Used both new and overhauled in my hot rod days. Never had a crank fail...threw a couple rods though.... FWIW.
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  #6  
Old 03-18-2020, 10:38 PM
Flybipe Flybipe is offline
 
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Default I went new...

My builder went with a new one, and I asked him to have it cryo-treated.

https://www.kitplanes.com/coming-into-the-cold/
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  #7  
Old 03-19-2020, 07:04 AM
lr172 lr172 is offline
 
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Quote:
Originally Posted by Toobuilder View Post
It seems obvious to go with new, but I've been bitten by the "improperly manufactured" crank AD once before, and there's a NEW one out currently. OTOH, a properly overhauled and inspected used crank has lived through the gamut of AD's and is likely to simply keep on truckin' until fatigue or wear finally takes it out of service.
This is my current thinking. No current evidence to suggest age has any impact on potential crank failure, assuming positive NDT results. On the flip side, it seems many cranks produced in the last 10 years are suffering from failures due to manufacturing issues.

Seems there is little to no evidence to support the logic that new is better and some evidence to imply old, used is better. Your stated experience would seem to back that up.

Larry
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Last edited by Mike S : 03-19-2020 at 12:05 PM.
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  #8  
Old 03-19-2020, 10:01 AM
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skylor skylor is offline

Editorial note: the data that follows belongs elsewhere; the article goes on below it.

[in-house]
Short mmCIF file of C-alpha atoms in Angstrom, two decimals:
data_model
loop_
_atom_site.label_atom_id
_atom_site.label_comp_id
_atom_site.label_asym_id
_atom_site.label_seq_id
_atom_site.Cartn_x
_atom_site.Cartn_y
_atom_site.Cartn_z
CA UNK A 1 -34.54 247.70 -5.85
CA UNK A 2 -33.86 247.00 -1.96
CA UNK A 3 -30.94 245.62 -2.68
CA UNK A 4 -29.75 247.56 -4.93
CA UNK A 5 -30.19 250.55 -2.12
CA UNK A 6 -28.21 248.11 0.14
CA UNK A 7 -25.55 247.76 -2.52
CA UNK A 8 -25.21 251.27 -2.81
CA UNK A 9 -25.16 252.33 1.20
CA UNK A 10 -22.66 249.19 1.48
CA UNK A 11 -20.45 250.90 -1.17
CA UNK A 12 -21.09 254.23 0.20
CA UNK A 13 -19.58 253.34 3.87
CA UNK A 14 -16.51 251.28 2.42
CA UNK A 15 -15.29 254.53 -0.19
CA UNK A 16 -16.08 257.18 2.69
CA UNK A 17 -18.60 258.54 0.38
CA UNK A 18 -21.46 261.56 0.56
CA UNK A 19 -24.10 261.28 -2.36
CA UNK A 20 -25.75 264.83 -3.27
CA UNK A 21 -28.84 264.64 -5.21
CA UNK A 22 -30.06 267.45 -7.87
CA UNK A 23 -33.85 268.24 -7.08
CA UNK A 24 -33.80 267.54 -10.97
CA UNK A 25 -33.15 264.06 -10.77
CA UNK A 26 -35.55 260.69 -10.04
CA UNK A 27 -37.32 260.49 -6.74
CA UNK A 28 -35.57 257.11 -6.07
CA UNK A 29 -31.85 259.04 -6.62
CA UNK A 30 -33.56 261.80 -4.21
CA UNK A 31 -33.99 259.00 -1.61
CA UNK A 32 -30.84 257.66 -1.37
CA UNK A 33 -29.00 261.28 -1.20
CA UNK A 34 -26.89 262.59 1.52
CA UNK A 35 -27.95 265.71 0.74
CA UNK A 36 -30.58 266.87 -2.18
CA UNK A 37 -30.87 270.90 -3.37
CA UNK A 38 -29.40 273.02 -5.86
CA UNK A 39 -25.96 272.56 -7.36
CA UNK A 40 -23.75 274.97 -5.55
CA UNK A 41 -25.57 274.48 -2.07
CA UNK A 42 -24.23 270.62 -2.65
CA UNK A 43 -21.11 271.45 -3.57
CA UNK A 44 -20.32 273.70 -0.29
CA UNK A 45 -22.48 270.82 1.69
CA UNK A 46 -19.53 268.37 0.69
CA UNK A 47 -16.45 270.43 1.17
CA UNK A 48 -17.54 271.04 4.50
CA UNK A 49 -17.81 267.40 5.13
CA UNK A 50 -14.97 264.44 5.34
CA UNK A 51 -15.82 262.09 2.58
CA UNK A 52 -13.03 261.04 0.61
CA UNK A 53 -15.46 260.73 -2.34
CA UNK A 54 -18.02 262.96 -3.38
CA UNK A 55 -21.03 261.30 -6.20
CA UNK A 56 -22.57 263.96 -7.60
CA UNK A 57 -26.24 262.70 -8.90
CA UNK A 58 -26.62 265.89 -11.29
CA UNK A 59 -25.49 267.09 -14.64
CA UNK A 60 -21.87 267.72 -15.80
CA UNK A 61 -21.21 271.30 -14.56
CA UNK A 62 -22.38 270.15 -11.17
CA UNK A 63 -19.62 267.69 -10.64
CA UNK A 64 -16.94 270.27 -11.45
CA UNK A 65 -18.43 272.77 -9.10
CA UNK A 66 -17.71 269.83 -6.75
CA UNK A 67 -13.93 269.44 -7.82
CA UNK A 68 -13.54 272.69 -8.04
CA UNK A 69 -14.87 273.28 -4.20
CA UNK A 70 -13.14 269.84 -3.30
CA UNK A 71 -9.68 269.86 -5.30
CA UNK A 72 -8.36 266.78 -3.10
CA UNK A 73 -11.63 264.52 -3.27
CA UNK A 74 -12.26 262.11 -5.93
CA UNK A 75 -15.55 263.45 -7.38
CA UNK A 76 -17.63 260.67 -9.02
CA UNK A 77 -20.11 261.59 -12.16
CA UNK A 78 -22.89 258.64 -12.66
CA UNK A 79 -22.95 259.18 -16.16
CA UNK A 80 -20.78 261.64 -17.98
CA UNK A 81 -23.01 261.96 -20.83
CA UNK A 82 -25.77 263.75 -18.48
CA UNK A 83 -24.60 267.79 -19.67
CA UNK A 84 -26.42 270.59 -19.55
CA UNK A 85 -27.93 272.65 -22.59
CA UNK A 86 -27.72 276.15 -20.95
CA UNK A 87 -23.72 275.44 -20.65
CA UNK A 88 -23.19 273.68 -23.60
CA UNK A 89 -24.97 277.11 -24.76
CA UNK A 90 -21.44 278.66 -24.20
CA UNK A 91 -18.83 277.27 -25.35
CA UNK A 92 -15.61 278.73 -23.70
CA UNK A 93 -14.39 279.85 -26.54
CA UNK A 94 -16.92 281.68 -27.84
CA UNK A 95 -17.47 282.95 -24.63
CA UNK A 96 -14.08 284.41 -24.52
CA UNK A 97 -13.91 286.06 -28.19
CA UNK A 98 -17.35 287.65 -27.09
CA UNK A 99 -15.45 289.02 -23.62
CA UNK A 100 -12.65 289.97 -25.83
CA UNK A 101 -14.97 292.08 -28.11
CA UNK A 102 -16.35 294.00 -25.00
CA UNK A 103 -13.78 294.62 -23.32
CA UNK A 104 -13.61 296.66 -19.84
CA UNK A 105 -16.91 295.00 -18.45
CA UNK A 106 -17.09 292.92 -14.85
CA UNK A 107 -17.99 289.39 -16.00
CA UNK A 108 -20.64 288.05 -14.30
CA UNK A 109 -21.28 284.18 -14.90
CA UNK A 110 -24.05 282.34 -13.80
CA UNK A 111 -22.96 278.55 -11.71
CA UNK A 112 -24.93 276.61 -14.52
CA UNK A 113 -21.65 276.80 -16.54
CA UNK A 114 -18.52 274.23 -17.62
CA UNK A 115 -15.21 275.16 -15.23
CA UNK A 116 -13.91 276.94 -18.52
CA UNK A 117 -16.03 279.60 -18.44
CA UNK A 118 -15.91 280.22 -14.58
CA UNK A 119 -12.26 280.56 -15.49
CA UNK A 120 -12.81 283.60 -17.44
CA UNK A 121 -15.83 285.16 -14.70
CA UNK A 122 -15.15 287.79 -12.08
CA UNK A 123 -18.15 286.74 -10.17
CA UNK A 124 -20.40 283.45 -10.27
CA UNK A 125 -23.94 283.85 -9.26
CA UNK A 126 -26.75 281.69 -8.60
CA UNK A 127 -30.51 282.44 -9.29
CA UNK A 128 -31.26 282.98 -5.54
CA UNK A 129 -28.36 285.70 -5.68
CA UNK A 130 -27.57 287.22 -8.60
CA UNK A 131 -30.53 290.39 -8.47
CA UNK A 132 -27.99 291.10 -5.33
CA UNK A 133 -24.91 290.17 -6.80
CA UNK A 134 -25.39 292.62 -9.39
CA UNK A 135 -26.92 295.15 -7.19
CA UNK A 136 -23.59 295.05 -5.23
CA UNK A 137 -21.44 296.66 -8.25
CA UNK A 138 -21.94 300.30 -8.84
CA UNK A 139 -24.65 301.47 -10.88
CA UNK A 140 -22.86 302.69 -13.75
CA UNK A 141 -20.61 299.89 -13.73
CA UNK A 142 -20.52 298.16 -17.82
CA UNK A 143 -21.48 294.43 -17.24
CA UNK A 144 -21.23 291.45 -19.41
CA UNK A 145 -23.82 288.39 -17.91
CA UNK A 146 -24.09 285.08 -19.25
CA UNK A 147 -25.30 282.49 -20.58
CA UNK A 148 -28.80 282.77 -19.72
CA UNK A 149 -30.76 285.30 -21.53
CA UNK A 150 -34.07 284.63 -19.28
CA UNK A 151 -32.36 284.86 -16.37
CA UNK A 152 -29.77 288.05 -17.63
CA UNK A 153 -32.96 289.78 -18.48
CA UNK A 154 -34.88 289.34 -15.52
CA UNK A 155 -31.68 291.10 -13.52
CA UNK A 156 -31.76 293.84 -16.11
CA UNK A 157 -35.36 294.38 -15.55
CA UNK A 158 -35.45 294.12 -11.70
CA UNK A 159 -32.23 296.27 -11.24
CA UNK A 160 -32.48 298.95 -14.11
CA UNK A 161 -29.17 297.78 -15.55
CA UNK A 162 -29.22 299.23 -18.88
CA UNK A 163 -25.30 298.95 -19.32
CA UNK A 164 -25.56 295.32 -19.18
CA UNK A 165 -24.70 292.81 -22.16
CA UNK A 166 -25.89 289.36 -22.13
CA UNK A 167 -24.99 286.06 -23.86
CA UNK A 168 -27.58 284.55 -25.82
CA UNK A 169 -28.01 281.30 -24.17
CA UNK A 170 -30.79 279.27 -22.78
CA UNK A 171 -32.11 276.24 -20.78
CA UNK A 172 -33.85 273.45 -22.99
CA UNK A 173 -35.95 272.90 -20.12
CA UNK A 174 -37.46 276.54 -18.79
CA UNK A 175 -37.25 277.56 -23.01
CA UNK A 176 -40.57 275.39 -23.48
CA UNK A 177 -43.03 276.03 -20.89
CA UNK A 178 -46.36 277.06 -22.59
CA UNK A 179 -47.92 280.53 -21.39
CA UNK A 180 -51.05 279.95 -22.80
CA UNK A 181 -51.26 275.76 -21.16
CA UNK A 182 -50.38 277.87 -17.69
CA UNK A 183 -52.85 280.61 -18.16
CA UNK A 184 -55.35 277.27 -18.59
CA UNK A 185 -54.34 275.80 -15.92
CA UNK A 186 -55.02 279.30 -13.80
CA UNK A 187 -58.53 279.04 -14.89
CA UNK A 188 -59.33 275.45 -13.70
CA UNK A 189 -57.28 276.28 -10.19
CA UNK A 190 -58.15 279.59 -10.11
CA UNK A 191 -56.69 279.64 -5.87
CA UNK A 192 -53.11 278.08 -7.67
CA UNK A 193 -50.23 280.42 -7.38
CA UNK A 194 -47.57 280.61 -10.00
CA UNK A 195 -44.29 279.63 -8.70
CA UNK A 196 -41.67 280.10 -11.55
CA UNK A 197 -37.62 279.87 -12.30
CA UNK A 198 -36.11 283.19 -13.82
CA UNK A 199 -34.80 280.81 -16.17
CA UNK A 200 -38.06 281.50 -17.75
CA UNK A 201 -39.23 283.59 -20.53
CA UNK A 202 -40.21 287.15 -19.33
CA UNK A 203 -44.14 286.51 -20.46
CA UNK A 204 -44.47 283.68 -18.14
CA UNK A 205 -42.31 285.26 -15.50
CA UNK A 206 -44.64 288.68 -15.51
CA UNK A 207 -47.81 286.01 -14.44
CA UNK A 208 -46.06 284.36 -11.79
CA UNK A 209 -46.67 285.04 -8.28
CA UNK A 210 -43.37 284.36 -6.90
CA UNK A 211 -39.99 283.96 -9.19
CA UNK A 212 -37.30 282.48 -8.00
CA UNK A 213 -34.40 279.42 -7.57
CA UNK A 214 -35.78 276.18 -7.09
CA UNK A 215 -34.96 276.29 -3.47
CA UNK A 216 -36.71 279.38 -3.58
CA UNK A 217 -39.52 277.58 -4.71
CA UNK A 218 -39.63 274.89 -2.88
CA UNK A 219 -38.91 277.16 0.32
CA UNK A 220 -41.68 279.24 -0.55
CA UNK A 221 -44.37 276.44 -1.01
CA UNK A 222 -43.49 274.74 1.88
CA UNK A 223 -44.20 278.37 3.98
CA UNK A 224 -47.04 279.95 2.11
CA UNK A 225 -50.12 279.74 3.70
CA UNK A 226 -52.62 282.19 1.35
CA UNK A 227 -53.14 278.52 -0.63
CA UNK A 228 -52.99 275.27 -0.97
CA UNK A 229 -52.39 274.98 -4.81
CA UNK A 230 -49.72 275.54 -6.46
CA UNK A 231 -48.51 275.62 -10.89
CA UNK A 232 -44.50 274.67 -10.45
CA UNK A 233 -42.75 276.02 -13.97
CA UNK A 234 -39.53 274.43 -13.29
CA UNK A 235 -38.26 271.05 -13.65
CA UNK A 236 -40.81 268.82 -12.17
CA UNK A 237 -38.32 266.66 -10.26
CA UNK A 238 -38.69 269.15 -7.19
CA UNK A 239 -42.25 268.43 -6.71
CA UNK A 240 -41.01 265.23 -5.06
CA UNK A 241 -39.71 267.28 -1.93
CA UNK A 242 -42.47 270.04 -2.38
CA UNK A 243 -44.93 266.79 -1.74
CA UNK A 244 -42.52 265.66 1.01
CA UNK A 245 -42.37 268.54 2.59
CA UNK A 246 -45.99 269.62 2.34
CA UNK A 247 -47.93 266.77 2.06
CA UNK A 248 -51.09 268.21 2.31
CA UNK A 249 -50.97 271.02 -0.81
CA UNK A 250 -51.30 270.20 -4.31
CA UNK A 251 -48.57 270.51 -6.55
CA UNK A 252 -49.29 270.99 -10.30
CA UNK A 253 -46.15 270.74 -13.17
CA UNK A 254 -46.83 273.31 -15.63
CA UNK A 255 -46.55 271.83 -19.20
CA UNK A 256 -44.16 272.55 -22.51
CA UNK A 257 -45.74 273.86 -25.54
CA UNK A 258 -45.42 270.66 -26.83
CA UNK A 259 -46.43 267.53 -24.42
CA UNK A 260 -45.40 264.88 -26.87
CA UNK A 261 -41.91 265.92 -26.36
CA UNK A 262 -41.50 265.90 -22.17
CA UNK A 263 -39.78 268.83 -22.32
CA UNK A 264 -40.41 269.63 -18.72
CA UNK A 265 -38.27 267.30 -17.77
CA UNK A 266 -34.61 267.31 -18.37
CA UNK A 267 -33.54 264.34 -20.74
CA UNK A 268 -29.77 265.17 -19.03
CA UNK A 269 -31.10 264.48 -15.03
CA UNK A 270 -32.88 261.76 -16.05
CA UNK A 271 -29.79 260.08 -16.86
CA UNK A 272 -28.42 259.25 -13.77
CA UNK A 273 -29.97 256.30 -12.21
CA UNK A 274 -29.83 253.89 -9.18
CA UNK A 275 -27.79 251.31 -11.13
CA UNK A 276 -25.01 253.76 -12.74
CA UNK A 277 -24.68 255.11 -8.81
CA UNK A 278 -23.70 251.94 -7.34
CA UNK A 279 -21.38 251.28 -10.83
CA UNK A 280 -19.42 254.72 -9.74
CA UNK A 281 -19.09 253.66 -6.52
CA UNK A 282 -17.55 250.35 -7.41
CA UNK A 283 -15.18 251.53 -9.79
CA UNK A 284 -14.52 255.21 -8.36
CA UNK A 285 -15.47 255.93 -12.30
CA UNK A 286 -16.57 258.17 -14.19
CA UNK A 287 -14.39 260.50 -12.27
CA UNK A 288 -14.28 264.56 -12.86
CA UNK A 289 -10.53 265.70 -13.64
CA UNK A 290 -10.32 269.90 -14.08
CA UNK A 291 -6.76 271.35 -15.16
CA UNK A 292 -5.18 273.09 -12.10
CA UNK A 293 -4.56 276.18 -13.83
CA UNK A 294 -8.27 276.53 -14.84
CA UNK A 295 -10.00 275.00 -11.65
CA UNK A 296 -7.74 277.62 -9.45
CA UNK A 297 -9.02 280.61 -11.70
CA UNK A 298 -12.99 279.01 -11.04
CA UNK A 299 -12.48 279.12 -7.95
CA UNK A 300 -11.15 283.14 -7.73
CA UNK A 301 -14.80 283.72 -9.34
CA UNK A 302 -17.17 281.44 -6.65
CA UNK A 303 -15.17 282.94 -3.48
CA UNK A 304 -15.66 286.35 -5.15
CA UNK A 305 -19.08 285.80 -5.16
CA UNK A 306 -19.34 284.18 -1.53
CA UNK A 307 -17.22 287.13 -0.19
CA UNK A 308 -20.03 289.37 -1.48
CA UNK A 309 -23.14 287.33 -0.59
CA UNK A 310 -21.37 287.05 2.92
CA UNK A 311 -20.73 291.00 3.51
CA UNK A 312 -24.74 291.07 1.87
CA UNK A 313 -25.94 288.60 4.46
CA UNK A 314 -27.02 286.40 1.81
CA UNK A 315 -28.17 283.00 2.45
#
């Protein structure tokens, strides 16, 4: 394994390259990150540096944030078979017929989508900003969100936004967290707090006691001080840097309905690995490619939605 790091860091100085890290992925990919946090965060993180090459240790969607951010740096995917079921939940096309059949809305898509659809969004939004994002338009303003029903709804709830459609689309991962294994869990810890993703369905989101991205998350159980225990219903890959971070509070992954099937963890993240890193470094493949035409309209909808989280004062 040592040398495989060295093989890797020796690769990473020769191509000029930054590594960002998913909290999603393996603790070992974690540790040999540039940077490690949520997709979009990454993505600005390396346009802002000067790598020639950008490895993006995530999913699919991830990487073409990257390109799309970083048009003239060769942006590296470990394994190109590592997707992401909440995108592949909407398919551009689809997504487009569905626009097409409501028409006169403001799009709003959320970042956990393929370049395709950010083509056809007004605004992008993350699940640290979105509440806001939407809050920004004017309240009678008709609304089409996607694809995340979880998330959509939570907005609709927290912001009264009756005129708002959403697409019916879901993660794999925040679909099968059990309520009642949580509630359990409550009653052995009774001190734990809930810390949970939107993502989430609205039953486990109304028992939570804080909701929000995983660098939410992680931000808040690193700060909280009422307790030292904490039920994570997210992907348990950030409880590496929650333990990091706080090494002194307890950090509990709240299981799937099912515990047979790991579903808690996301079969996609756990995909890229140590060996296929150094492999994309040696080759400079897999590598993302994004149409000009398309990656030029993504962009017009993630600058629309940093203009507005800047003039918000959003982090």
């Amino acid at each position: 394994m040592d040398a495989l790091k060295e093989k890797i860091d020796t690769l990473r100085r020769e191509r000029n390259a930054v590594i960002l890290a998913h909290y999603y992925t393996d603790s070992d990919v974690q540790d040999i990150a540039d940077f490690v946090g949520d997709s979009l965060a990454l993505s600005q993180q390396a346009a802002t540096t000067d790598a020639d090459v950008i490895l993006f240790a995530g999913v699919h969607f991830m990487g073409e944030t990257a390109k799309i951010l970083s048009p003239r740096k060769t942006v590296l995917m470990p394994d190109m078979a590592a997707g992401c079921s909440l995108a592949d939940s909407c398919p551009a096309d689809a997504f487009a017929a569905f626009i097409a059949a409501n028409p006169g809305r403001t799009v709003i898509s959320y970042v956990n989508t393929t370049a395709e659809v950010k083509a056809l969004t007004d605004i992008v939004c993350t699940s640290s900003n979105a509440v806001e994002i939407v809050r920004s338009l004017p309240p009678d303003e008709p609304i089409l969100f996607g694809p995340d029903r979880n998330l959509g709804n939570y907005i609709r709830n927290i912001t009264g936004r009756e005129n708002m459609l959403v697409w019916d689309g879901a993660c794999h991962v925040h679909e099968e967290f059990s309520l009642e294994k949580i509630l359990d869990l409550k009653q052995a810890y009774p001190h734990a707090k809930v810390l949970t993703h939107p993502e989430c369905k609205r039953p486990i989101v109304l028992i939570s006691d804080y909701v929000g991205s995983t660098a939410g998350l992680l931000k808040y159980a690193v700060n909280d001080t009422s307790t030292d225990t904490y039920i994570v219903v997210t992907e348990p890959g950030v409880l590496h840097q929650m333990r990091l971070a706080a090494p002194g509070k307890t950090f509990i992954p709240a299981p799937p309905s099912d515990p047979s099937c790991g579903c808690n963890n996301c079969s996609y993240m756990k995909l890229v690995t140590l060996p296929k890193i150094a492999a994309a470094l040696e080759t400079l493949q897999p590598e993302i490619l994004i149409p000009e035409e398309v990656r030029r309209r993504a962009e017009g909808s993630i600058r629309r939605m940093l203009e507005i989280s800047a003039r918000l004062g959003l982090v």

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Default Lycoming

[quote=lr172;1415741]
Quote:
Originally Posted by Toobuilder View Post
It seems obvious to go with new, but I've been bitten by the "improperly manufactured" crank AD once before, and there's a NEW one out currently. OTOH, a properly overhauled and inspected used crank has lived through the gamut of AD's and is likely to simply keep on truckin' until fatigue or wear finally takes it out of service.
/QUOTE]

This is my current thinking. No current evidence to suggest age has any impact on potential crank failure, assuming positive NDT results. On the flip side, it seems many cranks produced in the last 10 years are suffering from failures due to manufacturing issues.

Seems there is little to no evidence to support the logic that new is better and some evidence to imply old, used is better. Your stated experience would seem to back that up.

Larry
I don't think factory Lycoming cranks manufactured since about July, 2005 have any known issues, service bulletins or AD's against them. The current issues seem to be with aftermarket crankshafts.

Skylor
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  #9  
Old 03-19-2020, 10:31 AM
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rv6ejguy rv6ejguy is offline
 
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I think it was early 2006 when the last crank SB was issued from Lycoming so you should be safe getting one that was made after that.
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  #10  
Old 03-19-2020, 10:36 AM
Jpm757 Jpm757 is offline
 
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Unfortunately Lycoming SB 505B (corrosion inside hub) has taken a lot of otherwise good cranks out of service (one of mine included). The price of O/H crankshaft remains at a premium. Sold mine to the airboat guys for $500.